: Plan, Design
: a declaration of principles on which a group of persons stand
: a usually raised horizontal flat surface where people or machines do work
: an operating system
Platform (n): 1540s, “plan of action, scheme, design,” from Middle French plateforme, platte fourme, literally “flat form,” from Old French plat “flat” (related to: plateau) + forme “form” (form). The literal sense of “raised, level surface” in English is first recorded 1550s. Political meaning, “statement of party policies,” is from 1983. Railroad station sense is from 1838.
“Purity of speech, of the mind, of the senses, and of a compassionate heart are needed by one who desires to rise to the divine platform.”
Chanakya (371 BC – 283 BC, Indian teacher, philosopher, economist, jurist and royal advisor; traditionally identified as Kautilya or Vishnu Gupta, who authored the ancient Indian political treatise, the Arthashastra.)
“I think music is the most phenomenal platform for intellectual thought.”
Annie Lennox (b. 1954, Scottish singer-songwriter, political activist, and philanthropist)
“What we need to do is learn to work in the system, by which I mean that everybody, every team, every platform, every division, every component is there not for individual competitive profit or recognition, but for contribution to the system as a whole on a win-win basis.”
W. Edwards Deming (1900-1993, American engineer, statistician, professor, author, lecturer, and consultant and teacher to some of the most influential businessmen, corporations, and scientific pioneers)
“We must make it clear that a platform of ‘I hate gay men and women’ is not a way to become president of the United States.”
Jimmy Carter (b. 1924, age 91, 39th U.S. President and the 2002 Nobel Peace Prize recipient)
“Do we exert our own liberties without injury to others – we exert them justly; do we exert them at the expense of others – unjustly. And, in thus doing, we step from the sure platform of liberty upon the uncertain threshold of tyranny.”
Frances Wright (1795-1852, Scottish-born writer, feminist, abolitionist, and social reformer, who became a U.S. citizen in 1825)
“Literacy is a bridge from misery to hope. It is a tool for daily life in modern society. It is a bulwark against poverty, and building block of development, an essential complement to investments in roads, dams, clinics and factories. Literacy is a platform for democratization, and a vehicle for the promotion of cultural and national identity. Especially for girls and women, it is an agent of family health and nutrition. For everyone, everywhere, literacy is, along with education in general, a basic human right … Literacy is, finally, the road to human progress and the means through which every man, woman and child can realize his or her full potential.”
Kofi Annan (b. 1938, Ghanaian diplomat who served as the seventh Secretary-General of the United Nations from 1997-2006; in 2001, Annan and the U.N. jointly received the Nobel Prize for Peace.)
“I think music is the most phenomenal platform for intellectual thought.” — Annie Lennox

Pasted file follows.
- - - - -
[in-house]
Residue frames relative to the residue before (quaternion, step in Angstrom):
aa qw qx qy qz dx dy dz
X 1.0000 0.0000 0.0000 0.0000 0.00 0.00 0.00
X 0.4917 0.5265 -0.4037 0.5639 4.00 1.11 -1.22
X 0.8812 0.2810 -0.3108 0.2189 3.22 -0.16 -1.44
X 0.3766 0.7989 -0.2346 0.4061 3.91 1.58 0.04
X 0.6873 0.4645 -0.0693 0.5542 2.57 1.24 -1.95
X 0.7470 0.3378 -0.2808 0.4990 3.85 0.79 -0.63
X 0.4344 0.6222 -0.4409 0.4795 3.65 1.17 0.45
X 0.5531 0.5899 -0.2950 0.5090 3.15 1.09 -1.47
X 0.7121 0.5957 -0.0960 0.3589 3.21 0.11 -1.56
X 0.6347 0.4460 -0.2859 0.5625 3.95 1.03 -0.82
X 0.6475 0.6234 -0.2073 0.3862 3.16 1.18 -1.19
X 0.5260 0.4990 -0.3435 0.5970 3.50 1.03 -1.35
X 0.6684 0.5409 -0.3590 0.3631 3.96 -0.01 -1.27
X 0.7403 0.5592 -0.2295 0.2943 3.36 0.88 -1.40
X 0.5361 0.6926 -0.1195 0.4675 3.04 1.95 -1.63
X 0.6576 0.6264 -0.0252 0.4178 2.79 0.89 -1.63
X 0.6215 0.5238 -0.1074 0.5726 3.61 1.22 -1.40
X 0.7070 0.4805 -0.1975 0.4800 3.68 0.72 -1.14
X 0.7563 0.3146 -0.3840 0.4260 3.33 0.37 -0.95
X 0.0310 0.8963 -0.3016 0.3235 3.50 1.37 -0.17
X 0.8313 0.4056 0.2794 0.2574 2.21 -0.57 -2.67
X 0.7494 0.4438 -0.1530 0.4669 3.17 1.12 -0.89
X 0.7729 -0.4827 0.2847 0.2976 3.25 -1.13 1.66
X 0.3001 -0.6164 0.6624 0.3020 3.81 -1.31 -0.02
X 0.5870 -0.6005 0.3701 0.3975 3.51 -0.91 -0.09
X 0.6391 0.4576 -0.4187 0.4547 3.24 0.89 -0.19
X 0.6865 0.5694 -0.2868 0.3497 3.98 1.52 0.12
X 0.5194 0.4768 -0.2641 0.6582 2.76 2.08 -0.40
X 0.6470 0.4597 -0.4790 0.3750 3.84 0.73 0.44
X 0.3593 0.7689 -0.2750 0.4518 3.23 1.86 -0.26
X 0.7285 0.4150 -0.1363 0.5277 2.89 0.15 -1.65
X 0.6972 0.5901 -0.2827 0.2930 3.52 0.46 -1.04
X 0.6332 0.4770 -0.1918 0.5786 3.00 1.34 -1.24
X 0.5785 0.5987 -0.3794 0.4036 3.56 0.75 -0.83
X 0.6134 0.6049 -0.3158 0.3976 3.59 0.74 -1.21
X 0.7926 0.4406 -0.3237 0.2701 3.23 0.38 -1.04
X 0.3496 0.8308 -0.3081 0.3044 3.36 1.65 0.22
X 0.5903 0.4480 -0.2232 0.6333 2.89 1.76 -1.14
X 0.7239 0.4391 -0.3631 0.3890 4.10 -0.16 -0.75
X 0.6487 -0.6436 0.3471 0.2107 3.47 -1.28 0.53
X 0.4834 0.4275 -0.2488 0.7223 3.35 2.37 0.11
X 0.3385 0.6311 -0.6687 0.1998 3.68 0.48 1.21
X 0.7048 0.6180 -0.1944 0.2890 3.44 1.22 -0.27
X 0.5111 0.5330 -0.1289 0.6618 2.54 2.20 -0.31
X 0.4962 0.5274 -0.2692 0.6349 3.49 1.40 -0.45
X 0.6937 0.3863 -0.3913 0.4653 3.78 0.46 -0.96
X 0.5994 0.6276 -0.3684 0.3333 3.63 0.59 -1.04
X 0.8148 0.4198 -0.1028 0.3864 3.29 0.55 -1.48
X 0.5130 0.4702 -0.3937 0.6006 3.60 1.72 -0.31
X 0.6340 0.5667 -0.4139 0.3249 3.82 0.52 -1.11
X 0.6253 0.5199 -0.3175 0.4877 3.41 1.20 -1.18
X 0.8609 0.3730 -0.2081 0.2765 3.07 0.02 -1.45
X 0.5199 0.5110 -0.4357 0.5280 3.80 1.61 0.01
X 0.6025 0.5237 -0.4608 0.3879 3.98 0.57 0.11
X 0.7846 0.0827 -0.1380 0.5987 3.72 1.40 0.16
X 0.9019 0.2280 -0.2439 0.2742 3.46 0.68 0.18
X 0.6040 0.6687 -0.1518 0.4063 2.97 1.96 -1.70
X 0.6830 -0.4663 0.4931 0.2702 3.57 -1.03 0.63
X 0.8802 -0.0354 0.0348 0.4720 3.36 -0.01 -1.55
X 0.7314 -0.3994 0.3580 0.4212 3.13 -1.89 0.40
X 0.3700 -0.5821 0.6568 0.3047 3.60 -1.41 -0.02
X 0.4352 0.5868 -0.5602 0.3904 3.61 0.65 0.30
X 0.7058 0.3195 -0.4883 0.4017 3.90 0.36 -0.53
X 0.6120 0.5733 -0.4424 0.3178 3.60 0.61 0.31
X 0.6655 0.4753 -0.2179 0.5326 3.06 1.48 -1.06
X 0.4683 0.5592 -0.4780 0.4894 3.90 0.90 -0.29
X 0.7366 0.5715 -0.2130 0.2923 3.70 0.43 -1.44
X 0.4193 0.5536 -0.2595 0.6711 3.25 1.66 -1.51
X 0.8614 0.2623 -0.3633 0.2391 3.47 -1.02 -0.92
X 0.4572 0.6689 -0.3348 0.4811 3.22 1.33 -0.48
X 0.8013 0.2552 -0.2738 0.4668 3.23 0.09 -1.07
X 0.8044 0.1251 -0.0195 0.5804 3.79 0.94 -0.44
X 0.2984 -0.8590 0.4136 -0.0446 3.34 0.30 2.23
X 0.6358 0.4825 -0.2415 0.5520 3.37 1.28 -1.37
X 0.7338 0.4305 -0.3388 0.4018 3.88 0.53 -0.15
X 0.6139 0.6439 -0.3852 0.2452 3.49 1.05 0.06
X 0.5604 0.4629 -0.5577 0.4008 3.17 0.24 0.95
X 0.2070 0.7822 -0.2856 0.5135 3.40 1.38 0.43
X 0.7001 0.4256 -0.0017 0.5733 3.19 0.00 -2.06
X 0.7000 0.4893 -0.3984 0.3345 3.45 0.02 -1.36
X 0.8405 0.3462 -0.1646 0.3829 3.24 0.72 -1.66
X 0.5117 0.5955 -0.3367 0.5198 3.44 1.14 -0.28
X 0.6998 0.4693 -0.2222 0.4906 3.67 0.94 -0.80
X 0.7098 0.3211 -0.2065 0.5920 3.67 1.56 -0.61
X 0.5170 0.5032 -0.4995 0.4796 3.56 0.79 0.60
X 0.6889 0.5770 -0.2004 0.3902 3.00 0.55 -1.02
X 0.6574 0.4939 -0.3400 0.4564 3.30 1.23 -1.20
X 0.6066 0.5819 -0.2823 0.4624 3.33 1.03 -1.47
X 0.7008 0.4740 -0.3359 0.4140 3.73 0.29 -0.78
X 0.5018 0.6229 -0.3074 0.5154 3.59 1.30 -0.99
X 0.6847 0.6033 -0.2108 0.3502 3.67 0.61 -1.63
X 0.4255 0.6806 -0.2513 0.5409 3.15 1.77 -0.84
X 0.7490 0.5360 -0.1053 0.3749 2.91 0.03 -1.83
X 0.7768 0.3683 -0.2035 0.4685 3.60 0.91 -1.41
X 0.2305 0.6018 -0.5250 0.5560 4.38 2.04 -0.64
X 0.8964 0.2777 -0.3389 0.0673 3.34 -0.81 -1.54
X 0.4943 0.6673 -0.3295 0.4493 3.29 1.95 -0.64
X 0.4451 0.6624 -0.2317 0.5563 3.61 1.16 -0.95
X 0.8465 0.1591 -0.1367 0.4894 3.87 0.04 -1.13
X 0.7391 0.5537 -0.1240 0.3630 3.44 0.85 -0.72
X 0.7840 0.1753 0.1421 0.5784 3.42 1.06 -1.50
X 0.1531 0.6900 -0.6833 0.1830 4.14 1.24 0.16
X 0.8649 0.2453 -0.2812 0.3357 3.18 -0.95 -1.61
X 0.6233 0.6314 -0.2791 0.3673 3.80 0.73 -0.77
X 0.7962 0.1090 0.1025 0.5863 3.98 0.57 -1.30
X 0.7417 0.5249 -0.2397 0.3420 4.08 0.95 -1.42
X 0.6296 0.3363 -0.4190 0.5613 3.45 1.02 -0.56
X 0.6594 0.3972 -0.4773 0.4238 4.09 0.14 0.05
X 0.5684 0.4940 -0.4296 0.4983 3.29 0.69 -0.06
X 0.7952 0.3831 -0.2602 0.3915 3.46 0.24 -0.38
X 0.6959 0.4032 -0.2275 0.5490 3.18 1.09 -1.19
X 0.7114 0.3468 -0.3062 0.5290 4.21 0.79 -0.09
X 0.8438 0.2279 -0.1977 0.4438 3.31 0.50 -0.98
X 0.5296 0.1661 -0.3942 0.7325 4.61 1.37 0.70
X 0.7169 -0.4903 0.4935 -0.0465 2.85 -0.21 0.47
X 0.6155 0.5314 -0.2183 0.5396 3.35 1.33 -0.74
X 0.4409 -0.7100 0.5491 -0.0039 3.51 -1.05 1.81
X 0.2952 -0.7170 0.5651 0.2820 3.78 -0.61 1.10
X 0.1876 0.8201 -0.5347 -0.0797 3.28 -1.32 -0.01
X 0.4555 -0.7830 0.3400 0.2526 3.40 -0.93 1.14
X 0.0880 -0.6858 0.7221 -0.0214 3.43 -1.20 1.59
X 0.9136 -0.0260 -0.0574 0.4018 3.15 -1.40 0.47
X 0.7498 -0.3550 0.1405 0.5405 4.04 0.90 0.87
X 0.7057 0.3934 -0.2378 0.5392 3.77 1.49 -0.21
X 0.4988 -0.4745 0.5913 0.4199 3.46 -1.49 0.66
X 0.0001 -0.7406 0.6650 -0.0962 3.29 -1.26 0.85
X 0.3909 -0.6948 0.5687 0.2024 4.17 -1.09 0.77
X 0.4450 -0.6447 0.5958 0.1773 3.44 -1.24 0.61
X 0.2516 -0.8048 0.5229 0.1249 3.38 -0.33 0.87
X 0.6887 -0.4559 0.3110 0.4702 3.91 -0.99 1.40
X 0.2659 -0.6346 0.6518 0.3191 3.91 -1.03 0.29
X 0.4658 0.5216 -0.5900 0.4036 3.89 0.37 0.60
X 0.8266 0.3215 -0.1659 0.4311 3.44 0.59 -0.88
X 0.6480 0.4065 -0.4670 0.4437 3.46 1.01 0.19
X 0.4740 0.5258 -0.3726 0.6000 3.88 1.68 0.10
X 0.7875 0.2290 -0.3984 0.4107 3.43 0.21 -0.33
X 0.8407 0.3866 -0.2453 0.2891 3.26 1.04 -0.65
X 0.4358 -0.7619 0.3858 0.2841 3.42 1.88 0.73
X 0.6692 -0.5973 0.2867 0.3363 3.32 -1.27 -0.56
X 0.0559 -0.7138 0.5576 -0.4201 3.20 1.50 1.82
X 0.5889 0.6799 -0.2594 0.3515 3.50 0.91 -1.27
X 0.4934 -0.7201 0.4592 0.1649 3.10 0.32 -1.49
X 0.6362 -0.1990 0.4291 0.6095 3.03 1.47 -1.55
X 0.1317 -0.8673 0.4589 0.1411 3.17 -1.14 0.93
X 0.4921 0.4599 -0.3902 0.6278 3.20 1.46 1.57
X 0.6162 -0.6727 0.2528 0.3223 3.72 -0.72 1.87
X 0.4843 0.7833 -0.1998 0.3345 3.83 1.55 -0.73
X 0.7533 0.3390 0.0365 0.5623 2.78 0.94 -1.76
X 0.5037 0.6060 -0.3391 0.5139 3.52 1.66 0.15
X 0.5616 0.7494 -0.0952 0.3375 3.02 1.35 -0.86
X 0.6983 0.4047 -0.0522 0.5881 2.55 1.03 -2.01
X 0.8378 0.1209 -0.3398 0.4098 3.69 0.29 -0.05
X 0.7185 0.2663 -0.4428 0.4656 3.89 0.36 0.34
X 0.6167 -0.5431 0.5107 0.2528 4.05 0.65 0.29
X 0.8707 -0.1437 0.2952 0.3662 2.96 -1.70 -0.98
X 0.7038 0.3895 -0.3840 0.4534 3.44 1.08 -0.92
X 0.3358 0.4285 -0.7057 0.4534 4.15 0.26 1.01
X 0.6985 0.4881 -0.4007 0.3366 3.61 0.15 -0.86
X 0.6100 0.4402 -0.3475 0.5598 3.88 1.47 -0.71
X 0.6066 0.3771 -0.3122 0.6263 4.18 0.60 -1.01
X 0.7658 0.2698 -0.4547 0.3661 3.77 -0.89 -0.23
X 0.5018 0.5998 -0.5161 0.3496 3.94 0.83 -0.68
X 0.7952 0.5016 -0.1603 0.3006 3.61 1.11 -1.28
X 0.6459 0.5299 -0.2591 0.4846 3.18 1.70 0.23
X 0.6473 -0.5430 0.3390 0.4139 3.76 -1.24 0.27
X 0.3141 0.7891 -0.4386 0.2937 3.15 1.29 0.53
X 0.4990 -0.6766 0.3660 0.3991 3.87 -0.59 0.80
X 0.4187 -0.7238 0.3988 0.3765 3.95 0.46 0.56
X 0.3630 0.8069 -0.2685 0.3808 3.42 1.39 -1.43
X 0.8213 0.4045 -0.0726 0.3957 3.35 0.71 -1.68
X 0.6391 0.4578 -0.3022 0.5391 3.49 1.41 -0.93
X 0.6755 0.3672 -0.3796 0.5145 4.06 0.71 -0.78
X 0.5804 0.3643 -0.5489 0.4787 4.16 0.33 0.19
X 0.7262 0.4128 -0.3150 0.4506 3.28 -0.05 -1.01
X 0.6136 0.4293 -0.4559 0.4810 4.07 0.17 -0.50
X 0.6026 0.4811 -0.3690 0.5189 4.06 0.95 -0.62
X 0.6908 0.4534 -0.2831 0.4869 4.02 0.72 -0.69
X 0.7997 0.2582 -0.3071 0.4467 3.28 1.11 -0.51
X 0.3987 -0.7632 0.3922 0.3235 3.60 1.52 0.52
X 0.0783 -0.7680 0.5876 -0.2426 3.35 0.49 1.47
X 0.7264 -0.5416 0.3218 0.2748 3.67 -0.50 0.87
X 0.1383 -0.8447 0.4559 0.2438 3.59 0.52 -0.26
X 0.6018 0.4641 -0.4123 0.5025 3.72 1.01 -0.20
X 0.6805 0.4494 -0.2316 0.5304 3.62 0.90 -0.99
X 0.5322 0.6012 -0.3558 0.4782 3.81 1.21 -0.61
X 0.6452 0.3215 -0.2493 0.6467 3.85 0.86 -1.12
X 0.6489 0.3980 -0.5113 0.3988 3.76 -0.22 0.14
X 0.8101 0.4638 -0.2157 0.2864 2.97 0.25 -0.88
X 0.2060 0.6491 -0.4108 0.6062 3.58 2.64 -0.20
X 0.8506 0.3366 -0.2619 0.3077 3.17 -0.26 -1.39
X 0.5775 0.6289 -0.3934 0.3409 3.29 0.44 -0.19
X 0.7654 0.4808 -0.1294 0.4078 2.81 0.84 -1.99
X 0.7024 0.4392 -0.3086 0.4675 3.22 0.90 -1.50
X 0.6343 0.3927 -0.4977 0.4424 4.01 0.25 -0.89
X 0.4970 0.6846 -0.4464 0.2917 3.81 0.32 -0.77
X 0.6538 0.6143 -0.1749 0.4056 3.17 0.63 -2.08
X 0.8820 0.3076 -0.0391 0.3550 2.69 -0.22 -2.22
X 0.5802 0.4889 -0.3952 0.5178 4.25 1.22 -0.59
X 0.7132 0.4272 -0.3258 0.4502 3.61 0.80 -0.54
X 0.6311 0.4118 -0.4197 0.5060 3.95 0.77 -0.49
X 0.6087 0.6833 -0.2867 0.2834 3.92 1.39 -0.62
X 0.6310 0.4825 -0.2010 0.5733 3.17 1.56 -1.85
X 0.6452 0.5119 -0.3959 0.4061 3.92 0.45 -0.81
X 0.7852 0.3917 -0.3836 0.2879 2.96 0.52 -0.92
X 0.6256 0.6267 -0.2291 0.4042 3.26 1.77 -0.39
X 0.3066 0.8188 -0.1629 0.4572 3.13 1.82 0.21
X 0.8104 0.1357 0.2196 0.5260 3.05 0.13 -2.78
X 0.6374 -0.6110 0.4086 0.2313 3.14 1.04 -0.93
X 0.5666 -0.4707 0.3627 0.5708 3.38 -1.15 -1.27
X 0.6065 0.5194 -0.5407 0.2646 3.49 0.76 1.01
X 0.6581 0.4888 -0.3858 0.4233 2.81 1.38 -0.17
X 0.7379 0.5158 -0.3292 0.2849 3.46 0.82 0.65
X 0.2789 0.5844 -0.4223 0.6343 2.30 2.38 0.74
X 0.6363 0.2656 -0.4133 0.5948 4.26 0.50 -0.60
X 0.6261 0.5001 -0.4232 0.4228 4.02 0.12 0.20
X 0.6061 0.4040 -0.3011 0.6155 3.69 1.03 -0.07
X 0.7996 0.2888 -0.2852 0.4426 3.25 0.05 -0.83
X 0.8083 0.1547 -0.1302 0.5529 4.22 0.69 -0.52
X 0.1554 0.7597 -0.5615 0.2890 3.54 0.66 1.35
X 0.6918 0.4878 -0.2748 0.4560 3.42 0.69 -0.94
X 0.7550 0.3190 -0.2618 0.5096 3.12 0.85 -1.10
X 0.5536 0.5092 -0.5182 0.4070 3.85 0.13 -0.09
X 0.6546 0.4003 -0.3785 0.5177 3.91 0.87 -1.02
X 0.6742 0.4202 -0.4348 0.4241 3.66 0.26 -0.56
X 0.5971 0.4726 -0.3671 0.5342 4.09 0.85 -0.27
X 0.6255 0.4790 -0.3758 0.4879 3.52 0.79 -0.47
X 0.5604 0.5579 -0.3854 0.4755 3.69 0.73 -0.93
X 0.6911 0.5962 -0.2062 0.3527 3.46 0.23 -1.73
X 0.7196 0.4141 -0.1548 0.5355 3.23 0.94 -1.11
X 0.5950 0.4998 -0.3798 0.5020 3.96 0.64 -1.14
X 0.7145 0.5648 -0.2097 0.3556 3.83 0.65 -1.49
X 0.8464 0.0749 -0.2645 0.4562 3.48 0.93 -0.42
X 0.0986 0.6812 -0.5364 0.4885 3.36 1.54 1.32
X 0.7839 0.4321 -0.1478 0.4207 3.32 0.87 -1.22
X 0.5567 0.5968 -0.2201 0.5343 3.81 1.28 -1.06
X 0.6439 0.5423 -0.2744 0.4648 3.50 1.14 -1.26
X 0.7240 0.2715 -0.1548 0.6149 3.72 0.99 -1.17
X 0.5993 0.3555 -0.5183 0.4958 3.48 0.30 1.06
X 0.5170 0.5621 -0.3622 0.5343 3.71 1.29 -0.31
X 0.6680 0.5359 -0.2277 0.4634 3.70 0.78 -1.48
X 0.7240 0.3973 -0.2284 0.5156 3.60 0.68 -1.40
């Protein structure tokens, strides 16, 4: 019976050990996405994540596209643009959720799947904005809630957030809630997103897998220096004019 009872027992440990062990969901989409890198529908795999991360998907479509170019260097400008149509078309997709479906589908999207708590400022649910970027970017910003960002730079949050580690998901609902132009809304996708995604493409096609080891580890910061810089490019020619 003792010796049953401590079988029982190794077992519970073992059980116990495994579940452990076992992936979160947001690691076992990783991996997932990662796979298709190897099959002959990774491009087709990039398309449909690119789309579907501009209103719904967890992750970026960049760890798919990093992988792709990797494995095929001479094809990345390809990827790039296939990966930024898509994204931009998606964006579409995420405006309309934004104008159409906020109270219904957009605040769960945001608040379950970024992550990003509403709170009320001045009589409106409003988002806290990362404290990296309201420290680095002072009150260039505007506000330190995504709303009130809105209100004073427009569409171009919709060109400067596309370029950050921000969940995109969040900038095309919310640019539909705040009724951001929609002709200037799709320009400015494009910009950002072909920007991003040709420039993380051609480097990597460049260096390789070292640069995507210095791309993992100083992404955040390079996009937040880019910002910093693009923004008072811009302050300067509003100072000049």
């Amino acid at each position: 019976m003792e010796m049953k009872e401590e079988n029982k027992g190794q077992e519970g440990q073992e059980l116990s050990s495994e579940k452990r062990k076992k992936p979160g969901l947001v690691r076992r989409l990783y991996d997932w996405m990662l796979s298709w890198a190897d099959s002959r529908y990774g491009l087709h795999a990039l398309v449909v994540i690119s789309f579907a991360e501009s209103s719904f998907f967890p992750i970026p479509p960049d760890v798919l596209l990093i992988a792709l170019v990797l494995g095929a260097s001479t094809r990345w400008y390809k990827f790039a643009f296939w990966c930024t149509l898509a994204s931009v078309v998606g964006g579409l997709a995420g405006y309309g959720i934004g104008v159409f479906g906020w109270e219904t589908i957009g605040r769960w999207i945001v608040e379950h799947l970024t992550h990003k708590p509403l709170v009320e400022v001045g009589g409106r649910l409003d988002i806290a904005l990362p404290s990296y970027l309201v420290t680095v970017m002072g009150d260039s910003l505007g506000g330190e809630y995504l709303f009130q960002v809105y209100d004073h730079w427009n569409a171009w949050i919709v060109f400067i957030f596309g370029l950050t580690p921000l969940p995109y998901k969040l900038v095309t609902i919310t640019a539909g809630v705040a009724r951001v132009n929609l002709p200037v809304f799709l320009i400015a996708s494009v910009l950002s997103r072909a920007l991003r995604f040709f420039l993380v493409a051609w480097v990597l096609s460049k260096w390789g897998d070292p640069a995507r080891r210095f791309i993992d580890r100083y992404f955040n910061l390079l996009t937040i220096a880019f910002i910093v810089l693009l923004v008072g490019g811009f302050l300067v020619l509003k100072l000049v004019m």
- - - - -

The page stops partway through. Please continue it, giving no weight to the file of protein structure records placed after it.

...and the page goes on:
Annie Lennox was so on-point about music. It is an extraordinary platform for thought, but not just for intellectual thought, but for contemplative, spiritual, and emotional thought-processing as well.
Art, theater, and film also have the capacities to provoke, illuminate, and facilitate change. Like every creative discipline music and art forms require us to use our imagination to erect platforms for understanding, empathy, and unity. It can also glean the answers to our unformed questions, especially when we need to problem-solve big dilemmas. In addition, it gives us the ability to educate ourselves and shift our consciousness.
It’s interesting that the great films right now are those based on true stories. They are allowing us to safely look into the mirror and have compassion for the suffering of others and forgiveness in our own brokenness.
It matters not the realm. Platforms that facilitate global well-being not only come from music and art but can be created in any discipline from sports, education, medicine, computers, social media, entertainment, etc. What’s important is the level of the energy the propels critical thought forward and facilitates service, truth, empathy, and well-being.
In 2007, Tiger Woods at the age 30 did an interview on 60 Minutes with the late Ed Bradley. Woods said that even though he was addicted to winning and the competitive field of golf, he was clear it was his profession. Woods said, “Golf’s a platform, but golf is not who I am.” At that time he used golf to build what was dear to his heart, the Tiger Woods Learning Center in Anaheim California, a place where children could receive extra education support and mentoring.
What if our jobs and the work we did were only platforms to something bigger than ourselves, to our divine purpose, creations, and unity? Would we not then focus our attention less on power struggles and more on service, excellence, and love?
Stay strong, well, at peace, and creative, my friends.
Faithfully Yours, Tonya